Isaac Meyer

Historian, teacher, podcaster

Episode 184 – Lifting the Lost, Part 2

The Occupation begins! This week, we’ll set the stage with a focus on the relationship between Supreme Commander Douglass MacArthur and Emperor Hirohito.

Listen to the episode here.

Sources

Dower, John. Embracing Defeat.

Takemae, Eiji. Allied Occupation of Japan.

Jansen, Marius. The Making of Modern Japan. 

Images

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Female munitions workers in a Japanese factory listen to the emperor’s announcement of surrender. The formal, classical Japanese used for imperial pronouncements meant that those without higher education could actually understand very little of the speech, but the meaning was still clear.

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Ruth Benedict’s study was, on the one hand, groundbreaking in trying to actively avoid dealing in stereotypes. On the other, there was still plenty of generalization in the mix.

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The Daiichi Insurance Building c. 1946. Note the flag on top.

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Hirohito and MacArthur took this photo after their meeting. Intended to convey friendly cooperation, the Emperor’s household requested that it be pulled from circulation because of how small and unimpressive the emperor looked next to the confident MacArthur.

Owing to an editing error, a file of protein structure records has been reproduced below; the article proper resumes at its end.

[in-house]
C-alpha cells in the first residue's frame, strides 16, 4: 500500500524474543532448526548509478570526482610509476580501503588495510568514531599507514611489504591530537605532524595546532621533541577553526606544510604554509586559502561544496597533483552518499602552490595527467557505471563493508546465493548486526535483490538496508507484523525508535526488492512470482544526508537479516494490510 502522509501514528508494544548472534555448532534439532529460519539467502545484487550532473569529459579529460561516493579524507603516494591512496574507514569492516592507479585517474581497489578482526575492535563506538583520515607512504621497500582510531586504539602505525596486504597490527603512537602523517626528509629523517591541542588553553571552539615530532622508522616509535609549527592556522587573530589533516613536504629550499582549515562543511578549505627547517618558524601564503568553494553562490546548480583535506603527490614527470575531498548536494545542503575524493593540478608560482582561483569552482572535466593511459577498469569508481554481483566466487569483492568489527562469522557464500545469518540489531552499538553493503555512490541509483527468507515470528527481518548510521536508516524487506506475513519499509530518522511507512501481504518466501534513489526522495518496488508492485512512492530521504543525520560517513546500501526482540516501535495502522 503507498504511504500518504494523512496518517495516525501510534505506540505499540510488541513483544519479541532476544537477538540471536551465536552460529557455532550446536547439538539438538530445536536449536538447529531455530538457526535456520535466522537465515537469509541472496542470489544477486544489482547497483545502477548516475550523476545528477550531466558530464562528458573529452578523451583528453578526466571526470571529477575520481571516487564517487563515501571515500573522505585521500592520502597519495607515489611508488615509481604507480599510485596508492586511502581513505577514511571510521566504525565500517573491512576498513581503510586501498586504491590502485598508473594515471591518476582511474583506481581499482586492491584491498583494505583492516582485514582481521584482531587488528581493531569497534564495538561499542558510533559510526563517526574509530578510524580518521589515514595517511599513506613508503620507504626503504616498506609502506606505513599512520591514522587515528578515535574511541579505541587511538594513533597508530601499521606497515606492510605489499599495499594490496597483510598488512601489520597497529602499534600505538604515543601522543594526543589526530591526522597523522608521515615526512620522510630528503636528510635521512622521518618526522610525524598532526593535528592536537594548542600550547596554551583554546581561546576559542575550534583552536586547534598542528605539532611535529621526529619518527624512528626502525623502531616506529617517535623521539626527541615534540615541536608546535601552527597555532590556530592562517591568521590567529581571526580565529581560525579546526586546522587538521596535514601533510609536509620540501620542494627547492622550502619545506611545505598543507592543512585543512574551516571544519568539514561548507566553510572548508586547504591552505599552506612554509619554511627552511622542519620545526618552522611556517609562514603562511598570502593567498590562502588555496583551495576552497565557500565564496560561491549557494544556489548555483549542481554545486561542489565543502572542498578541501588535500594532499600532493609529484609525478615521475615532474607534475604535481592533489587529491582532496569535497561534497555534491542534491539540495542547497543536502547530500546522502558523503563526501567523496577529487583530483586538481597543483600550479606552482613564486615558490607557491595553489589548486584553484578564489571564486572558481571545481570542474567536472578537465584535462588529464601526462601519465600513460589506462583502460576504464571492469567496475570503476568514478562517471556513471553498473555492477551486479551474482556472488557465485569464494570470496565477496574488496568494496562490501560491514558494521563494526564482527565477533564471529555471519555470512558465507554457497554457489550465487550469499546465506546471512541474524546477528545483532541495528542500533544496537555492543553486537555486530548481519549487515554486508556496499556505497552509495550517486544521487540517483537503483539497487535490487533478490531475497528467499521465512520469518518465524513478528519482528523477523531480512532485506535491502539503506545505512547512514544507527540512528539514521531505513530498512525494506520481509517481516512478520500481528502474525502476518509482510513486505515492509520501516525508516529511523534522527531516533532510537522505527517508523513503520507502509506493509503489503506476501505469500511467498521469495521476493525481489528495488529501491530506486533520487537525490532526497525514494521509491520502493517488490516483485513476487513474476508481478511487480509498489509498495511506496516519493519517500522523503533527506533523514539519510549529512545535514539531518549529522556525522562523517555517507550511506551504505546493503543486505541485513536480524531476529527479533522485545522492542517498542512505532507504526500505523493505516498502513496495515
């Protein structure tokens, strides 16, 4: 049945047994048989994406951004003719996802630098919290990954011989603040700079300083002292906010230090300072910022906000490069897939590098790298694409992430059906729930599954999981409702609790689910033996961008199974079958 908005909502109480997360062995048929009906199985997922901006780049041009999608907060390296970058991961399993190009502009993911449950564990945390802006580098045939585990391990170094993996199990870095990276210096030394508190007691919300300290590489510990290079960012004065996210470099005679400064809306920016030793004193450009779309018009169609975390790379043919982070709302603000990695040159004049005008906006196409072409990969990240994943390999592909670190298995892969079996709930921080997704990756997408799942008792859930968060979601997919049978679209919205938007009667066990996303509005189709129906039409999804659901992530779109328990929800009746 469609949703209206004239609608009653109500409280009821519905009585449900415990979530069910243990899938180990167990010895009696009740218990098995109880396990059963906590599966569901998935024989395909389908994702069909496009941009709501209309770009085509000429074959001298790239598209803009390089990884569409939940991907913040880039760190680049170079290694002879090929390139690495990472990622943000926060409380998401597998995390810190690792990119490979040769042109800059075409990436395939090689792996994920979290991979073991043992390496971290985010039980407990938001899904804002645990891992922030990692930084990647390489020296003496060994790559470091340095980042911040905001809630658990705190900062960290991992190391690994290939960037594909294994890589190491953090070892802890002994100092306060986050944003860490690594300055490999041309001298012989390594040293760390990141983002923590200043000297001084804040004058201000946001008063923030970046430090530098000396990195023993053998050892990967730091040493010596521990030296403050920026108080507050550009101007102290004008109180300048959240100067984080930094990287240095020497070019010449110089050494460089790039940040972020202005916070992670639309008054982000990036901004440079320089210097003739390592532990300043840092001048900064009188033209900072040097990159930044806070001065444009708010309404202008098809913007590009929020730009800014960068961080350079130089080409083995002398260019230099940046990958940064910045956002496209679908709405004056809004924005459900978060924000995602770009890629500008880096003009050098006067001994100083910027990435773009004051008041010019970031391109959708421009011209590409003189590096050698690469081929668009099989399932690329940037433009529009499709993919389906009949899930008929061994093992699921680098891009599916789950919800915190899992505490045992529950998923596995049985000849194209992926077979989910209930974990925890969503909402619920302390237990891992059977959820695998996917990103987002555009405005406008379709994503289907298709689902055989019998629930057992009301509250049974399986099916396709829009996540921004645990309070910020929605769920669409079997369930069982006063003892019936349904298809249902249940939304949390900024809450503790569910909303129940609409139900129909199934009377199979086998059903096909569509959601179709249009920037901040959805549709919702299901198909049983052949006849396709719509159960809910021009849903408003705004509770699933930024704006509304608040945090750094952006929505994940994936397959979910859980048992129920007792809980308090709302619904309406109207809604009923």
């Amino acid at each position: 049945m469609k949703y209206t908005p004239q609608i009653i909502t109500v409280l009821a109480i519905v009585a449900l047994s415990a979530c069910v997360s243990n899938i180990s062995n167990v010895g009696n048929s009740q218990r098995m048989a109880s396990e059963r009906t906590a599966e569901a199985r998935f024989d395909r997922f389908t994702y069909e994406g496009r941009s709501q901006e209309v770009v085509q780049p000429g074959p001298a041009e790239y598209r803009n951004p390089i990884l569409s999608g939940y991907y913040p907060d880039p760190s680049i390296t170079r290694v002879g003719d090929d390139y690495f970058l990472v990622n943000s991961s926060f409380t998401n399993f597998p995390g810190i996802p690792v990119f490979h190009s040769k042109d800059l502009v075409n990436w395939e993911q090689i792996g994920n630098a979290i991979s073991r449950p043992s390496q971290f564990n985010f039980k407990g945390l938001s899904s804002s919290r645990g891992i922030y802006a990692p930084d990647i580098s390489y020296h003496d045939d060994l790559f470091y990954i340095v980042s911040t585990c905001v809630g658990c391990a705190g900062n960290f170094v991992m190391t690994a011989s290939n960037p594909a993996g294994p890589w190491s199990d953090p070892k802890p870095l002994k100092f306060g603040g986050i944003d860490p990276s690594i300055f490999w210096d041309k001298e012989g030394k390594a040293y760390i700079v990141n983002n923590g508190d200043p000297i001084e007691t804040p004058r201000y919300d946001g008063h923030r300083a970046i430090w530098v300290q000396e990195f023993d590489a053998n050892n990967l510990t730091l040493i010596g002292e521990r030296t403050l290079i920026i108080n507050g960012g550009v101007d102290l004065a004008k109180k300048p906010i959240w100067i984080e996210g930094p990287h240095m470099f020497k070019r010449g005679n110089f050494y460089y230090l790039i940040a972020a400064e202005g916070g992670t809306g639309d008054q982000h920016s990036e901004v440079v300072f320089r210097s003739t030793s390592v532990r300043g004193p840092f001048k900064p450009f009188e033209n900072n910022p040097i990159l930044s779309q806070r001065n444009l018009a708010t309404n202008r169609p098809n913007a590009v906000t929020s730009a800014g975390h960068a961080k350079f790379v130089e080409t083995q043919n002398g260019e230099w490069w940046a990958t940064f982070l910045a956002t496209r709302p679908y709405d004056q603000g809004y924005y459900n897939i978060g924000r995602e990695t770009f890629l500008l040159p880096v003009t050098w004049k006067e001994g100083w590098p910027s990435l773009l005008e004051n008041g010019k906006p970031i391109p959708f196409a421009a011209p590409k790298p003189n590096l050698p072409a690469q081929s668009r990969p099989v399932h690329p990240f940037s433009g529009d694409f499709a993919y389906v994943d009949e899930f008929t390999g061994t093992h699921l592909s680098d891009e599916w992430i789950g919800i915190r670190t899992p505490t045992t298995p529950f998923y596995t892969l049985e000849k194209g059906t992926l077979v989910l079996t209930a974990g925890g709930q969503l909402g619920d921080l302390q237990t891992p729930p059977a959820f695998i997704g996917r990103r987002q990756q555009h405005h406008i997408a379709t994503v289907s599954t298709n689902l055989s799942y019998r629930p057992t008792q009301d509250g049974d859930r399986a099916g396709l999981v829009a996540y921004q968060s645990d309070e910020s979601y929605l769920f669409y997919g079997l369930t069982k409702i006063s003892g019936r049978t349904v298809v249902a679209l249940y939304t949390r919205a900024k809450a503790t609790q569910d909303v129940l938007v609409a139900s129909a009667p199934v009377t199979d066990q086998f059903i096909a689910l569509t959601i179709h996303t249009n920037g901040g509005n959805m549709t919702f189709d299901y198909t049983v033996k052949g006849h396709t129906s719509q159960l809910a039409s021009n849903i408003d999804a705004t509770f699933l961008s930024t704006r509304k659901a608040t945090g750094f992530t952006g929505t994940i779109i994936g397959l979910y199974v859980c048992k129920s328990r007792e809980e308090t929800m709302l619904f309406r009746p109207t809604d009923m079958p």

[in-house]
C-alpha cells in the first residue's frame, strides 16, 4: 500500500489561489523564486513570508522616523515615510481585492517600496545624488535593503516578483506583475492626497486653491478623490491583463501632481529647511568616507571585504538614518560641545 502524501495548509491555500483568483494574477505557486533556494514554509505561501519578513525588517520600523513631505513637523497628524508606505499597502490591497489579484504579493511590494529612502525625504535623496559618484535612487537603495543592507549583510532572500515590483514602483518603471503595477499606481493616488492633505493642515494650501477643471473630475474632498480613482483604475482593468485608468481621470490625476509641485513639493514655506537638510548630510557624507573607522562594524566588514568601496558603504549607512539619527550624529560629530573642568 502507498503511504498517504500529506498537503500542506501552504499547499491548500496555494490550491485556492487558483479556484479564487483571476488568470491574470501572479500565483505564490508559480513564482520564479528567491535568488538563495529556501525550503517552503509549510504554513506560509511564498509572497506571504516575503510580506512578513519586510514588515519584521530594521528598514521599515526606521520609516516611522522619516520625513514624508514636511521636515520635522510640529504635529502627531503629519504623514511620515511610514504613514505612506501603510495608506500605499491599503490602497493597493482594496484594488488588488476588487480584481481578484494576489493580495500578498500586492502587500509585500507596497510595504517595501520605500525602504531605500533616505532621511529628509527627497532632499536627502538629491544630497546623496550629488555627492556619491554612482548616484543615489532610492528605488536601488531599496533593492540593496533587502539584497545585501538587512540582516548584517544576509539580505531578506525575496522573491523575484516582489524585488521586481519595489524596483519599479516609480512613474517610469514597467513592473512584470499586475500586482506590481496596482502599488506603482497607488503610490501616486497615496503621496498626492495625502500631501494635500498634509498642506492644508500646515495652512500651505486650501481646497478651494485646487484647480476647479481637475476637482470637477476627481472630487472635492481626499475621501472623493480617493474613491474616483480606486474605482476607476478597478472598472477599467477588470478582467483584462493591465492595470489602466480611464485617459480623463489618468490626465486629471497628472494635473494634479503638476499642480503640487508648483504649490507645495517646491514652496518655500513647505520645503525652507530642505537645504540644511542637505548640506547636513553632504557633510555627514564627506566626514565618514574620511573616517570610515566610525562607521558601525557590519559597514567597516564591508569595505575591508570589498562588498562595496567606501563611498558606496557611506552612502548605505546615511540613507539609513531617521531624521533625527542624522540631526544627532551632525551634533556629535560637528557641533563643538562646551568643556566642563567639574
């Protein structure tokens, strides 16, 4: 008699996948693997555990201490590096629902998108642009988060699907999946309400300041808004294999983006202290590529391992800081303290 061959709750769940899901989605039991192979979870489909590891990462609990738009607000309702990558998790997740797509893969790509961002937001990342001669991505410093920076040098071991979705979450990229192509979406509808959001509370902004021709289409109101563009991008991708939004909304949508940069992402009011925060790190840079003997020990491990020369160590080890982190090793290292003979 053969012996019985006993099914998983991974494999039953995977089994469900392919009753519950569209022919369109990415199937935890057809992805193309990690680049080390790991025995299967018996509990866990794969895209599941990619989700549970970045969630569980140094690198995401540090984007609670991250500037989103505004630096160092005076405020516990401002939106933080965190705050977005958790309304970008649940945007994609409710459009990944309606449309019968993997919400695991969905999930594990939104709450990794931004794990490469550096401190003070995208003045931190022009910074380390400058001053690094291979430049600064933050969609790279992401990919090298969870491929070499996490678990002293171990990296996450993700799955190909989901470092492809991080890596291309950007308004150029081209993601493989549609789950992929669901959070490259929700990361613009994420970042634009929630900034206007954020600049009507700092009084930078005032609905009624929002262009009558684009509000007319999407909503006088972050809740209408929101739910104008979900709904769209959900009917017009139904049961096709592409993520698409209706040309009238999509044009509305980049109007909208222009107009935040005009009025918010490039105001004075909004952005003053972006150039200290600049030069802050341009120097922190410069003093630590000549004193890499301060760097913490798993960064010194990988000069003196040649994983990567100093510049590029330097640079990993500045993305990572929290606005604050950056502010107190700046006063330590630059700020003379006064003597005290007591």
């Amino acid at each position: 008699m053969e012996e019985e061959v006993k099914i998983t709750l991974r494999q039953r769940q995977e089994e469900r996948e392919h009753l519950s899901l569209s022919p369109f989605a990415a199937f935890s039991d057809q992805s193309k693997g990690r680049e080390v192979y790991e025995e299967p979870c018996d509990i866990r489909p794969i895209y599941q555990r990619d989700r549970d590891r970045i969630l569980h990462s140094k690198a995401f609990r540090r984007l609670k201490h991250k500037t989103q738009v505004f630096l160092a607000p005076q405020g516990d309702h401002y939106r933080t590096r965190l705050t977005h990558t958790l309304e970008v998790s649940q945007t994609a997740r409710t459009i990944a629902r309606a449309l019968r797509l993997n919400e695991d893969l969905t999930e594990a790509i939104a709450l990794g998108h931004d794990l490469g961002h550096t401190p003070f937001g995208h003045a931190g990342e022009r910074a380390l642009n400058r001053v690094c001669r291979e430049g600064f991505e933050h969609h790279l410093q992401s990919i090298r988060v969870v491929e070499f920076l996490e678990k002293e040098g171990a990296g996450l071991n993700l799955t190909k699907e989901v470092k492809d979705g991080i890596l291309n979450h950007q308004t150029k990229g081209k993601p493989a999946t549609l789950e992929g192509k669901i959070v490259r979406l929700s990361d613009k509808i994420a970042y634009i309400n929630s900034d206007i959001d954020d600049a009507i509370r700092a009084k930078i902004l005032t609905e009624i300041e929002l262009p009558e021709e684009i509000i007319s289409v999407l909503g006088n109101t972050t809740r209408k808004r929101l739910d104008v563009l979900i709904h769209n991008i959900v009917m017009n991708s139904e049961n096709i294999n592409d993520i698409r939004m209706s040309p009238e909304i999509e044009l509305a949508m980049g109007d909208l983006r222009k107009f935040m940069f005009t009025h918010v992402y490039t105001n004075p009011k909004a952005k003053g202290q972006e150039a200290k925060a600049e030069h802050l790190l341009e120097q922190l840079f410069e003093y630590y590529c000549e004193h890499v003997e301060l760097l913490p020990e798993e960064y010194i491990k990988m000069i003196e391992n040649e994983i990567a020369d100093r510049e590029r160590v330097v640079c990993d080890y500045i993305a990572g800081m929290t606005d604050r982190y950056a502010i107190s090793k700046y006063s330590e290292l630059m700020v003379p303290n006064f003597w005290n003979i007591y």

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The official copy of the Imperial New Years Rescript of 1946, in which the emperor denied his divinity (or not, if you believe John Dower).

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Episode 183 – Lifting the Lost, Part 1

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Episode 185 – Lifting the Lost, Part 3

1 Comment

  1. Isaac,

    I’m binge listening and may have the wrong episode, but you cite a couple of times that MacArthur lived in a ‘suite in the US Embassy’.

    He did not live in the Embassy, which was simply an office building, but in the adjacent residence of the US Ambassador. It is still there, a magnificent old building, across the street from the Okura Hotel. Here’s a map link: https://goo.gl/maps/dgZxbfuwAXz
    The residence is next to the rectangular blue pool – the Embassy is the larger building to the north. If you Google ‘US Embassy Residence’ you can find the actual room where MacArthur received the Emperor. It is still used today for receptions and such.

    The old Embassy Chancellery of the day, which was two small, low buildings, was razed and replaced with the current brown monstrosity, a much taller, single building.

    Great podcast, thank you and congratulations.

    Lance Gatling
    Tokyo

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